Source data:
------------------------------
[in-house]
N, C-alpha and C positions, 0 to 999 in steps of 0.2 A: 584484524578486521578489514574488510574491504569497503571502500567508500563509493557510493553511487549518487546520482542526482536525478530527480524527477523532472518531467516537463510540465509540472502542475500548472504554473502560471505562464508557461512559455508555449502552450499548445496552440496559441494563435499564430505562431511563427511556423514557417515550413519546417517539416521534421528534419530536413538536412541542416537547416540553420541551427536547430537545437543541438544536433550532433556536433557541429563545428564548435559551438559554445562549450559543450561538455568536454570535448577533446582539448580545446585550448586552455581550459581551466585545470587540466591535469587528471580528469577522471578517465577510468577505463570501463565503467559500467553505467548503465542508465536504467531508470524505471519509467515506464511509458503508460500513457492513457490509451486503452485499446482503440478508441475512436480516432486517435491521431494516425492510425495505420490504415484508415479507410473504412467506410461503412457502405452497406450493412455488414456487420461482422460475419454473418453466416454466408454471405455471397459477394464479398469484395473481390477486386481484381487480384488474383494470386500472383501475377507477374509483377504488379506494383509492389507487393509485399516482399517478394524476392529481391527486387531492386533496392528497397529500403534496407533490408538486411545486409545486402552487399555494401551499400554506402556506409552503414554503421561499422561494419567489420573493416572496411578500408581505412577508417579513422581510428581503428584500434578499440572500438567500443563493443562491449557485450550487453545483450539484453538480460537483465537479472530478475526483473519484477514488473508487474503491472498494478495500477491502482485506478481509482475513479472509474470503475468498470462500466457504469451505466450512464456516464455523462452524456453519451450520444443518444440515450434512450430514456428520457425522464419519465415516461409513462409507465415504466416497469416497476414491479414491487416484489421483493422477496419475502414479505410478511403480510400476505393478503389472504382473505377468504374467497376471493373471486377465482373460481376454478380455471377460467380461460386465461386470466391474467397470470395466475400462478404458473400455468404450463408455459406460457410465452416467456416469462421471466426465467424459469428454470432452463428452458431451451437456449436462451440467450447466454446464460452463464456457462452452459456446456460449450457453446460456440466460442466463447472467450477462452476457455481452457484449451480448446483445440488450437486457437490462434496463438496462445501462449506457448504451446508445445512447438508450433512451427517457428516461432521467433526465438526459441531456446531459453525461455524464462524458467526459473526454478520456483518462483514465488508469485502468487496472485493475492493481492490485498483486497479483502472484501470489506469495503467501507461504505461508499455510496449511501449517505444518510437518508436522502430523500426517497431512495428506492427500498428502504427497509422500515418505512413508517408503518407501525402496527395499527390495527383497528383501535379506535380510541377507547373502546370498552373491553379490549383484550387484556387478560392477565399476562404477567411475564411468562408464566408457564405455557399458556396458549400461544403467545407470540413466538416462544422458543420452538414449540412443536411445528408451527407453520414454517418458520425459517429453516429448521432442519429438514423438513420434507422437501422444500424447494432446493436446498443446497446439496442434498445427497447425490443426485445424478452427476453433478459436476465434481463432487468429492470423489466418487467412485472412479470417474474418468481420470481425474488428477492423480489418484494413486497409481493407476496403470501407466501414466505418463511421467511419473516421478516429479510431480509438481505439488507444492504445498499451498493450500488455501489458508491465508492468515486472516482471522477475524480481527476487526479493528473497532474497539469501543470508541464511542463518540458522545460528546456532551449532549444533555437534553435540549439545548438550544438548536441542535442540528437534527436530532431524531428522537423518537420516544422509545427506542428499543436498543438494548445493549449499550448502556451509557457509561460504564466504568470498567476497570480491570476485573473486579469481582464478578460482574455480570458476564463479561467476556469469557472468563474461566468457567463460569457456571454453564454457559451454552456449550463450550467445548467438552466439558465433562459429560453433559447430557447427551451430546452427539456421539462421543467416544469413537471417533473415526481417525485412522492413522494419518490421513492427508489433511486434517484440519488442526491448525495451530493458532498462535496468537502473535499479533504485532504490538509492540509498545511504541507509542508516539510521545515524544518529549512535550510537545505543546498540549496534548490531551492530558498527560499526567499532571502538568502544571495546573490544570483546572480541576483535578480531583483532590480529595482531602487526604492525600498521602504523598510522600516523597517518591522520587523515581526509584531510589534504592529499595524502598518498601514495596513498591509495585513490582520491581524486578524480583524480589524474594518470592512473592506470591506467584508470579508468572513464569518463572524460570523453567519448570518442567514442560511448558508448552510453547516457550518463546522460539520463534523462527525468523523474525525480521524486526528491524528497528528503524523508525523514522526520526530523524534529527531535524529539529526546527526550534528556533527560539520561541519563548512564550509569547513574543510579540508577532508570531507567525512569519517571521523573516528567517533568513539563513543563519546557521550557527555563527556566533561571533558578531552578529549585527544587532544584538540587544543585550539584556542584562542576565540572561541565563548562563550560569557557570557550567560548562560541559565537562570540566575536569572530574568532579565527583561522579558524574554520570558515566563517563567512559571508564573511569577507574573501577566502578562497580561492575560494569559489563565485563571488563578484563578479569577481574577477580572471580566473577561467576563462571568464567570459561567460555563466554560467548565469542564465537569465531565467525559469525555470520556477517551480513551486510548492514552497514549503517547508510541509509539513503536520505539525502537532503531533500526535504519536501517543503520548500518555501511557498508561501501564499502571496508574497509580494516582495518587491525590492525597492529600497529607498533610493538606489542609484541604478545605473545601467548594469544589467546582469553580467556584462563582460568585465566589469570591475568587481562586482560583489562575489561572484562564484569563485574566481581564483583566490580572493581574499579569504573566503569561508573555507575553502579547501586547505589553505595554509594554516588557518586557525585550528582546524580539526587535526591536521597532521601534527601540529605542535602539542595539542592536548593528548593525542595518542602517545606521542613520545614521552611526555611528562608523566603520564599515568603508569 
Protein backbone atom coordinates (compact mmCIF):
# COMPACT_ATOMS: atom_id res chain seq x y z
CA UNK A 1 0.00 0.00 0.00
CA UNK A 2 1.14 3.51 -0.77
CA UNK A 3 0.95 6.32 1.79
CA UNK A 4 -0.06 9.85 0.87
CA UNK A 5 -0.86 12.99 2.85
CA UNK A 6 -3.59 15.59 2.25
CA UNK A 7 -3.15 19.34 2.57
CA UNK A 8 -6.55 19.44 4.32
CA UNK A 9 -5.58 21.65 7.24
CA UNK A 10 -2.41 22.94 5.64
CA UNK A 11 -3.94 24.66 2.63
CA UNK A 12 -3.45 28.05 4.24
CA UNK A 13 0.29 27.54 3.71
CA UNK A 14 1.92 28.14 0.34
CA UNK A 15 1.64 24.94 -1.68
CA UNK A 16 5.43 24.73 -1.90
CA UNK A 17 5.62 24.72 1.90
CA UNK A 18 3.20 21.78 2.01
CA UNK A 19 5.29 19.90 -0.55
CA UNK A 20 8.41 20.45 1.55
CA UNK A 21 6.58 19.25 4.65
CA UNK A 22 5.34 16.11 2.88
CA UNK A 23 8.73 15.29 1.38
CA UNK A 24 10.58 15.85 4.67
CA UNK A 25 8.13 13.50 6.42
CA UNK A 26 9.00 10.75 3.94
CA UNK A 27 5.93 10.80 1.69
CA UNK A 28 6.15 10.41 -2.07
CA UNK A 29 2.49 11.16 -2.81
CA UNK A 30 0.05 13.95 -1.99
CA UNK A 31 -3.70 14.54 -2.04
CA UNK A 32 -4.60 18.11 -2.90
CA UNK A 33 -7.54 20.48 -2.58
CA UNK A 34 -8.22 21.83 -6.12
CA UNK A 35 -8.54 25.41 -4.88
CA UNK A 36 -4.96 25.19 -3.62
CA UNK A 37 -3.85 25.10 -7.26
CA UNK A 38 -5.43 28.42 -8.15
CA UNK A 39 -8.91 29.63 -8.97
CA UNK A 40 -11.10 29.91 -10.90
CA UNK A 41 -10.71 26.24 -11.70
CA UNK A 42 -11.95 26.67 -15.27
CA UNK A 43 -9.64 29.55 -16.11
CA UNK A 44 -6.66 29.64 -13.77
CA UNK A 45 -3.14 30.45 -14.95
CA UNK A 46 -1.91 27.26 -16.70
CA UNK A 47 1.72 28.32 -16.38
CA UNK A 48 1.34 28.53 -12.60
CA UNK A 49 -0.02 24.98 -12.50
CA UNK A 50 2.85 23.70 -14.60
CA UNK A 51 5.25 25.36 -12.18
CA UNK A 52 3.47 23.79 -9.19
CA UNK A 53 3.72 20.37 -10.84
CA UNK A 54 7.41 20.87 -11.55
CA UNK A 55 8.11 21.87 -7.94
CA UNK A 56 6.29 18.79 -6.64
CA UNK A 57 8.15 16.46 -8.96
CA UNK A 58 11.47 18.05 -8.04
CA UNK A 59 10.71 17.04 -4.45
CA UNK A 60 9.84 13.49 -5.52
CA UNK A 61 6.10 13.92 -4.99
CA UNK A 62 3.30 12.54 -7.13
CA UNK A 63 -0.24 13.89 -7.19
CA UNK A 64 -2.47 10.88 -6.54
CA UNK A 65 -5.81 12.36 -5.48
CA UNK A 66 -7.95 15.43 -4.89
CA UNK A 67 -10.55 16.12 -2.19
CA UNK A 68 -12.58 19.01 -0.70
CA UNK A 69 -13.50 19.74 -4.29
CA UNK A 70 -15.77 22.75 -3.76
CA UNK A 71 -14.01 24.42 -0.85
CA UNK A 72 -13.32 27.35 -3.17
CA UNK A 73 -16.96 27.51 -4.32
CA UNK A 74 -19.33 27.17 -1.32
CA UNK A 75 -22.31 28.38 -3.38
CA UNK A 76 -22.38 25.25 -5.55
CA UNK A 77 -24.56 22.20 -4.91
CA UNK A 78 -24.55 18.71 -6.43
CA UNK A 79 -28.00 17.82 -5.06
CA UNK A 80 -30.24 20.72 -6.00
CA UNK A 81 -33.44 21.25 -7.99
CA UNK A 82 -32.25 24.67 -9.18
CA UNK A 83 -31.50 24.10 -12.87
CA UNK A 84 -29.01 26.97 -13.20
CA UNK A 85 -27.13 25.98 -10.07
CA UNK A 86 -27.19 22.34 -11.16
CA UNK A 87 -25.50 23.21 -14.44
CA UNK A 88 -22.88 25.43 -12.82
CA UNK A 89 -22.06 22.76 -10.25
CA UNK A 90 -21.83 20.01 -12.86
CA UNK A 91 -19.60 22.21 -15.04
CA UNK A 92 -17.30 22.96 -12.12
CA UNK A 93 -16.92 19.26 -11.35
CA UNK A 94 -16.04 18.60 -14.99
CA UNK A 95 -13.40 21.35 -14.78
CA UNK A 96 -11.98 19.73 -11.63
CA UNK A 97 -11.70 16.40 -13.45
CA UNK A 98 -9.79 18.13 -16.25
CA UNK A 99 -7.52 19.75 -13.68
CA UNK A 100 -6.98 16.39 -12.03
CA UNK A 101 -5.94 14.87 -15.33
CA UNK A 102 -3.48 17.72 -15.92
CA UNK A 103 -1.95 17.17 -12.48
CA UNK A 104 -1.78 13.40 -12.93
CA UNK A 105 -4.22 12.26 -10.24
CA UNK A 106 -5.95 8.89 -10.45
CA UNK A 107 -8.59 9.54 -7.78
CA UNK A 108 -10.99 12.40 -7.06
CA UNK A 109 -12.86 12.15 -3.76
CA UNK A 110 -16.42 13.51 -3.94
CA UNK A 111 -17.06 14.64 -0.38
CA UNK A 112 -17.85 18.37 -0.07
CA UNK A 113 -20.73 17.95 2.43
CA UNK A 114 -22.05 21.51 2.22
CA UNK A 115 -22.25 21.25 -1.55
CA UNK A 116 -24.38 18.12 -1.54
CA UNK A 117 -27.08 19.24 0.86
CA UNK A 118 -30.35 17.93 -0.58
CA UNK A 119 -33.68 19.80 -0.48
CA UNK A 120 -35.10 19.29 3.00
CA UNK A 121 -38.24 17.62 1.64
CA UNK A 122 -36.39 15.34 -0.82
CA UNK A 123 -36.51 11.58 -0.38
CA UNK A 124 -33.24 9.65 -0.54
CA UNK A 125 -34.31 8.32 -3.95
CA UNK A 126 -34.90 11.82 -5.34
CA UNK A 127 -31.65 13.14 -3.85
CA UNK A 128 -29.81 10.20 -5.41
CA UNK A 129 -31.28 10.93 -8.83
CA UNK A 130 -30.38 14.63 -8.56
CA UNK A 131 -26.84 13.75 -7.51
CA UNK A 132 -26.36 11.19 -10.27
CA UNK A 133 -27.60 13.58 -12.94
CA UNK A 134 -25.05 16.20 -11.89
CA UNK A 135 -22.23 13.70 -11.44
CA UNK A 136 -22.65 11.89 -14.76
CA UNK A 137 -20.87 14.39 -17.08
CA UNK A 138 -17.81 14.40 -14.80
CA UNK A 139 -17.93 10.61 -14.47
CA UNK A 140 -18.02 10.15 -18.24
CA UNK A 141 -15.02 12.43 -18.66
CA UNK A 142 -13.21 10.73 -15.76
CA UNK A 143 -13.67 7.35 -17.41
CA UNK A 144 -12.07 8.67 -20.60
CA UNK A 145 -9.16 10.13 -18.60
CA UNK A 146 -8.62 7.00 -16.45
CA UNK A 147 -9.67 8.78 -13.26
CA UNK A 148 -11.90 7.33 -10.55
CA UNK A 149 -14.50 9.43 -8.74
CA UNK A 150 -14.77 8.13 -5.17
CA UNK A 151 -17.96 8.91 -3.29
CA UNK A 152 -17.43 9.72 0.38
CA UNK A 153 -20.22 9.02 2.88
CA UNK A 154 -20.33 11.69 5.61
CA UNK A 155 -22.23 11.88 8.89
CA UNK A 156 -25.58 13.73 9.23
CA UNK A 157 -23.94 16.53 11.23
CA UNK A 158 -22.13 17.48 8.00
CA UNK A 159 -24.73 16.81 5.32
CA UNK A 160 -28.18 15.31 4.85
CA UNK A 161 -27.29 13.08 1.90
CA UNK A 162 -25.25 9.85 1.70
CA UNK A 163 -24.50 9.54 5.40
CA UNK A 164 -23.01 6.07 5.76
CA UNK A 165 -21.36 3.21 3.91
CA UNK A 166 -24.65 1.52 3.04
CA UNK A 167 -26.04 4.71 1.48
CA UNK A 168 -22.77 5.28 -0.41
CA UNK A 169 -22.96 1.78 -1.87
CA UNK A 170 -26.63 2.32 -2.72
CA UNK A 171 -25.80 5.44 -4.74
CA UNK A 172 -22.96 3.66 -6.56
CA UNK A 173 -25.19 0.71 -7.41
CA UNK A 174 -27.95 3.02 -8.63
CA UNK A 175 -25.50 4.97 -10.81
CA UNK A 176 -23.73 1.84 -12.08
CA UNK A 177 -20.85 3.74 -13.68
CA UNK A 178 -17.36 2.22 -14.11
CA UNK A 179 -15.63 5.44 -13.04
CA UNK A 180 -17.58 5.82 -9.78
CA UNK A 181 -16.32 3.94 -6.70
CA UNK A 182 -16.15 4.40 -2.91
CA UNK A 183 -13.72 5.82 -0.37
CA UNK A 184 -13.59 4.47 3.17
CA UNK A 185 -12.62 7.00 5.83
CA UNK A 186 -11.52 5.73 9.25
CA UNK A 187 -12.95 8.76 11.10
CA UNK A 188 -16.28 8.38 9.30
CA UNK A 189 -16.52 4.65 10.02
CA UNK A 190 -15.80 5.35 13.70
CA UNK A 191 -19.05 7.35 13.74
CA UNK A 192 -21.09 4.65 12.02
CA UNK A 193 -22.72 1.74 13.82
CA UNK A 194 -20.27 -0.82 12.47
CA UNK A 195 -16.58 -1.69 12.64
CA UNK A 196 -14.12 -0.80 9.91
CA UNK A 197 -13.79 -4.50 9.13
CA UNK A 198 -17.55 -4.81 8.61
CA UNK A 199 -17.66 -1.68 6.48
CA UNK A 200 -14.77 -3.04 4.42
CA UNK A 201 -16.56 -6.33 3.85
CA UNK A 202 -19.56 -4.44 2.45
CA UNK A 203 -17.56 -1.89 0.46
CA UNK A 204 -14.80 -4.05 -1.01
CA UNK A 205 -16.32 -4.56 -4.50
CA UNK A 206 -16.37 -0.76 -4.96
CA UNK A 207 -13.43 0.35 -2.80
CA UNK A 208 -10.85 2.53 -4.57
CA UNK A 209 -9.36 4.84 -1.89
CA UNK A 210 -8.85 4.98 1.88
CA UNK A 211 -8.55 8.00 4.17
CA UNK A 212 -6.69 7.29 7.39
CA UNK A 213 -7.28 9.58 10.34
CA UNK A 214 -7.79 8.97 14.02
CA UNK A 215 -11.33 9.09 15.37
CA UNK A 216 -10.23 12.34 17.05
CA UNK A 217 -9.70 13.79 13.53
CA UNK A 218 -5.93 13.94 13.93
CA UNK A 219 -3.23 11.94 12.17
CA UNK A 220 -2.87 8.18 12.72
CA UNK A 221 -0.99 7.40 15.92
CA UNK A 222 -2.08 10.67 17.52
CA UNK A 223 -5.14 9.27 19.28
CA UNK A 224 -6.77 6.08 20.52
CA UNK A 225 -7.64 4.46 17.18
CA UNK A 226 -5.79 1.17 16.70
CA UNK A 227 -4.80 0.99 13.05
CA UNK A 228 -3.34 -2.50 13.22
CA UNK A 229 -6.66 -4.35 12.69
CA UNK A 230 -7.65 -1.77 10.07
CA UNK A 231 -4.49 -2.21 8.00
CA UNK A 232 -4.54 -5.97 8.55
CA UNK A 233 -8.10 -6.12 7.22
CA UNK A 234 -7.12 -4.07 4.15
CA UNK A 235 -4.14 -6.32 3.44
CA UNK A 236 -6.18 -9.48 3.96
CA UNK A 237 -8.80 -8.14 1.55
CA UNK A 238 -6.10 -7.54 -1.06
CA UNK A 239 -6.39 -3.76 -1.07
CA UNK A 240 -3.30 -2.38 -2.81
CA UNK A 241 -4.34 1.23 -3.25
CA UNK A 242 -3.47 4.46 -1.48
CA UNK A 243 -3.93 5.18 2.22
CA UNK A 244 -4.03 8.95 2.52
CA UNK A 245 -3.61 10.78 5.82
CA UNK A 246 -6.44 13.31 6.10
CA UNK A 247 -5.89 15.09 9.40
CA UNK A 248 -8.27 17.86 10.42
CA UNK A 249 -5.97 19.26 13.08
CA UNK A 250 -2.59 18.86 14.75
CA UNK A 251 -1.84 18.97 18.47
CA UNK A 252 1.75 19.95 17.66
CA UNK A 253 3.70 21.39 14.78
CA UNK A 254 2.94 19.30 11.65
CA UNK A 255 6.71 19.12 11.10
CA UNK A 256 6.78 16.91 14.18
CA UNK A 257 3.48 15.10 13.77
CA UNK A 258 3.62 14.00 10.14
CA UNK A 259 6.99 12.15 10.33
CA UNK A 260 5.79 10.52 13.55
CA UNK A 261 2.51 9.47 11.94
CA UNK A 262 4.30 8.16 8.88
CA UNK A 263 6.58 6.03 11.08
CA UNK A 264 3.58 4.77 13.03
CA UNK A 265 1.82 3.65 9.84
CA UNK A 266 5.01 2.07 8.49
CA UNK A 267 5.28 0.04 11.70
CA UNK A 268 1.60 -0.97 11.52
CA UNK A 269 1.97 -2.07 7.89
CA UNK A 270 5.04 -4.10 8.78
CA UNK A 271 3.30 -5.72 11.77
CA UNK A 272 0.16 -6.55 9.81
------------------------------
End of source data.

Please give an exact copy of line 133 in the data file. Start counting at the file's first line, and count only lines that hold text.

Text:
CA UNK A 129 -31.28 10.93 -8.83